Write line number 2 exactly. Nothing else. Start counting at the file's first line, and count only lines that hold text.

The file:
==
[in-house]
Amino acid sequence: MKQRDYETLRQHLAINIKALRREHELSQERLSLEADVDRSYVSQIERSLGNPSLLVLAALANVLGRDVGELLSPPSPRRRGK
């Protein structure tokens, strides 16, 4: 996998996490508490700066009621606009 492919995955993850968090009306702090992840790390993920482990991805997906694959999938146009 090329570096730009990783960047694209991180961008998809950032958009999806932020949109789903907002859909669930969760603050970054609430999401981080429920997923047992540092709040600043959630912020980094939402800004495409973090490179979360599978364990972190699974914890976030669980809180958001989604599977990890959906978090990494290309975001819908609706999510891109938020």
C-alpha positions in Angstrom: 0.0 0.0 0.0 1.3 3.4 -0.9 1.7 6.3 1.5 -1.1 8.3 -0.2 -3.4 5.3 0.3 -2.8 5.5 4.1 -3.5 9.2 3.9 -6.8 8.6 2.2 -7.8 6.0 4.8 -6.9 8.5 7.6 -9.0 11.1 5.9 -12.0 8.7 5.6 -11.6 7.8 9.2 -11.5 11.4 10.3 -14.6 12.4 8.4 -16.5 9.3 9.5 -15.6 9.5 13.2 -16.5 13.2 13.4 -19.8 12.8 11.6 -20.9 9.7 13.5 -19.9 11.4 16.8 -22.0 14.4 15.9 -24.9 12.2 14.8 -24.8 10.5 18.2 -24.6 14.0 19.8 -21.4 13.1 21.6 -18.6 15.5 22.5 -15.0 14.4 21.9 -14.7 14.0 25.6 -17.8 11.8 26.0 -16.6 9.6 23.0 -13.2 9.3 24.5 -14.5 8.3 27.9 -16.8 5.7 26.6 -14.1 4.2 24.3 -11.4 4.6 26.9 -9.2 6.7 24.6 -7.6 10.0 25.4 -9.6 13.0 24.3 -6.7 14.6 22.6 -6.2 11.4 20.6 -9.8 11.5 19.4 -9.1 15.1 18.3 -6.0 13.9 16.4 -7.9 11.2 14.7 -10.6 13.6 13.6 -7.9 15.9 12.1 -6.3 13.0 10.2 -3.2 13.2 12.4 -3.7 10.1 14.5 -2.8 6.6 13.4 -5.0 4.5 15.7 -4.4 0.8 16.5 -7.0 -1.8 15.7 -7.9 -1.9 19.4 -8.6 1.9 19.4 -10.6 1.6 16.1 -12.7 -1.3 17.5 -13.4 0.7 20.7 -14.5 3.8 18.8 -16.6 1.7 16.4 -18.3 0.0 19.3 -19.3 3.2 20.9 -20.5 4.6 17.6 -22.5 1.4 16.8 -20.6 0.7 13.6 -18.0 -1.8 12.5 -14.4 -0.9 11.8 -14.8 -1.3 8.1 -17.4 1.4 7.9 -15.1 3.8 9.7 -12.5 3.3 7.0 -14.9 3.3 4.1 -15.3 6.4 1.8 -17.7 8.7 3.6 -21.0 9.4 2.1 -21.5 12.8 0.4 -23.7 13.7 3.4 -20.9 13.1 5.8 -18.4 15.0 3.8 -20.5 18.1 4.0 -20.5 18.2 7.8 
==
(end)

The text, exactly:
Amino acid sequence: MKQRDYETLRQHLAINIKALRREHELSQERLSLEADVDRSYVSQIERSLGNPSLLVLAALANVLGRDVGELLSPPSPRRRGK